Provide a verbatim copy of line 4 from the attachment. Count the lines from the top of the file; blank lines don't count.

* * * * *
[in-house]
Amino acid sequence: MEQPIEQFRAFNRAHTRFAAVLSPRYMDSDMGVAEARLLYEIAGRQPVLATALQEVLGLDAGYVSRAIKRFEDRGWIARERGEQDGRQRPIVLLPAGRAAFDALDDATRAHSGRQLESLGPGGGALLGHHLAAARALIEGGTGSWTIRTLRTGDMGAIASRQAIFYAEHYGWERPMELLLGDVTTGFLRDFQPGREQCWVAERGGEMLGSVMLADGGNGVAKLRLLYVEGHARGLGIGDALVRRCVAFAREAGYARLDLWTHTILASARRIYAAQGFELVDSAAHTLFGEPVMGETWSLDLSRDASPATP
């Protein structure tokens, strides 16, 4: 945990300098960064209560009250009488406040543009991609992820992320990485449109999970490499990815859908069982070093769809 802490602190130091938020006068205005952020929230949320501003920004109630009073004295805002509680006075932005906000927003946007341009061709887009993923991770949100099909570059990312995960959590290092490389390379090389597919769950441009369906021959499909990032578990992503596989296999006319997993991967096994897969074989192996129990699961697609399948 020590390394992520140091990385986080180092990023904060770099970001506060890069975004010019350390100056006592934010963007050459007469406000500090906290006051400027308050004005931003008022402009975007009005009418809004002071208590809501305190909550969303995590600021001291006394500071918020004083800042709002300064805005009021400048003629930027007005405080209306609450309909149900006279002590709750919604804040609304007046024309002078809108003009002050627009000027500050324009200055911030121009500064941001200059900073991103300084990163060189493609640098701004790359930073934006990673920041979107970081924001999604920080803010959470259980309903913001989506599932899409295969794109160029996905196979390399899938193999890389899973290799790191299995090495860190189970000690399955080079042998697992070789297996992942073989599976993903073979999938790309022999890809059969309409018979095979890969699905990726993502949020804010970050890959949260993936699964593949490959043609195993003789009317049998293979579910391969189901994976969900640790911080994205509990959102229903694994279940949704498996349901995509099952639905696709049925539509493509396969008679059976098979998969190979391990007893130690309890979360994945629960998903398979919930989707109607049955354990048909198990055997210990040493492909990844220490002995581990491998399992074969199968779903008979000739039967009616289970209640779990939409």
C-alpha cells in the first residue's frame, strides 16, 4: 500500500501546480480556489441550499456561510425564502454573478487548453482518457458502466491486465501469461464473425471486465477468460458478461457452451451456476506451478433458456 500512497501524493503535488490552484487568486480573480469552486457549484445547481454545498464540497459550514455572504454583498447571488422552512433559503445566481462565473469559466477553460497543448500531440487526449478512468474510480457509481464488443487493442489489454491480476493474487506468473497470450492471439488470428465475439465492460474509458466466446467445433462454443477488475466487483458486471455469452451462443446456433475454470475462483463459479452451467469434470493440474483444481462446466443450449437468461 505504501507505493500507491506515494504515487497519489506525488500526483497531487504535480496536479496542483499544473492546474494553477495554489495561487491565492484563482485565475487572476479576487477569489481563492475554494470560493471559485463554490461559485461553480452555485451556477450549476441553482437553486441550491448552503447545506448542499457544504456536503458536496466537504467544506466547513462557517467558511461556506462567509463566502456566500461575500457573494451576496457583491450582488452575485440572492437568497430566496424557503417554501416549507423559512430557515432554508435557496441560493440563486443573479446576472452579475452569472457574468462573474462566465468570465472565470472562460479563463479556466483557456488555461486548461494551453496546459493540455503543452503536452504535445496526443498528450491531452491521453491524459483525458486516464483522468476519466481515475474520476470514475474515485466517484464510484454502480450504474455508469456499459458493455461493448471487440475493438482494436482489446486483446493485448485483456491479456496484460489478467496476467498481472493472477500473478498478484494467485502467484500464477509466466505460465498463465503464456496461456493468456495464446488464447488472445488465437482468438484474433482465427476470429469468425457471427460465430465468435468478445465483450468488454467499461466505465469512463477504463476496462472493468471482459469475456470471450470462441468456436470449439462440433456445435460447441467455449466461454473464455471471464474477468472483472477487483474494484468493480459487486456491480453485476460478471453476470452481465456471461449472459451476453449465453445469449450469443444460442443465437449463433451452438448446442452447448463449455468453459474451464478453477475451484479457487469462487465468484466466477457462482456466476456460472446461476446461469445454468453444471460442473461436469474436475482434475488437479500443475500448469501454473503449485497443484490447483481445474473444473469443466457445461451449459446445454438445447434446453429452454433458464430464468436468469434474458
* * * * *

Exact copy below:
C-alpha cells in the first residue's frame, strides 16, 4: 500500500501546480480556489441550499456561510425564502454573478487548453482518457458502466491486465501469461464473425471486465477468460458478461457452451451456476506451478433458456 500512497501524493503535488490552484487568486480573480469552486457549484445547481454545498464540497459550514455572504454583498447571488422552512433559503445566481462565473469559466477553460497543448500531440487526449478512468474510480457509481464488443487493442489489454491480476493474487506468473497470450492471439488470428465475439465492460474509458466466446467445433462454443477488475466487483458486471455469452451462443446456433475454470475462483463459479452451467469434470493440474483444481462446466443450449437468461 505504501507505493500507491506515494504515487497519489506525488500526483497531487504535480496536479496542483499544473492546474494553477495554489495561487491565492484563482485565475487572476479576487477569489481563492475554494470560493471559485463554490461559485461553480452555485451556477450549476441553482437553486441550491448552503447545506448542499457544504456536503458536496466537504467544506466547513462557517467558511461556506462567509463566502456566500461575500457573494451576496457583491450582488452575485440572492437568497430566496424557503417554501416549507423559512430557515432554508435557496441560493440563486443573479446576472452579475452569472457574468462573474462566465468570465472565470472562460479563463479556466483557456488555461486548461494551453496546459493540455503543452503536452504535445496526443498528450491531452491521453491524459483525458486516464483522468476519466481515475474520476470514475474515485466517484464510484454502480450504474455508469456499459458493455461493448471487440475493438482494436482489446486483446493485448485483456491479456496484460489478467496476467498481472493472477500473478498478484494467485502467484500464477509466466505460465498463465503464456496461456493468456495464446488464447488472445488465437482468438484474433482465427476470429469468425457471427460465430465468435468478445465483450468488454467499461466505465469512463477504463476496462472493468471482459469475456470471450470462441468456436470449439462440433456445435460447441467455449466461454473464455471471464474477468472483472477487483474494484468493480459487486456491480453485476460478471453476470452481465456471461449472459451476453449465453445469449450469443444460442443465437449463433451452438448446442452447448463449455468453459474451464478453477475451484479457487469462487465468484466466477457462482456466476456460472446461476446461469445454468453444471460442473461436469474436475482434475488437479500443475500448469501454473503449485497443484490447483481445474473444473469443466457445461451449459446445454438445447434446453429452454433458464430464468436468469434474458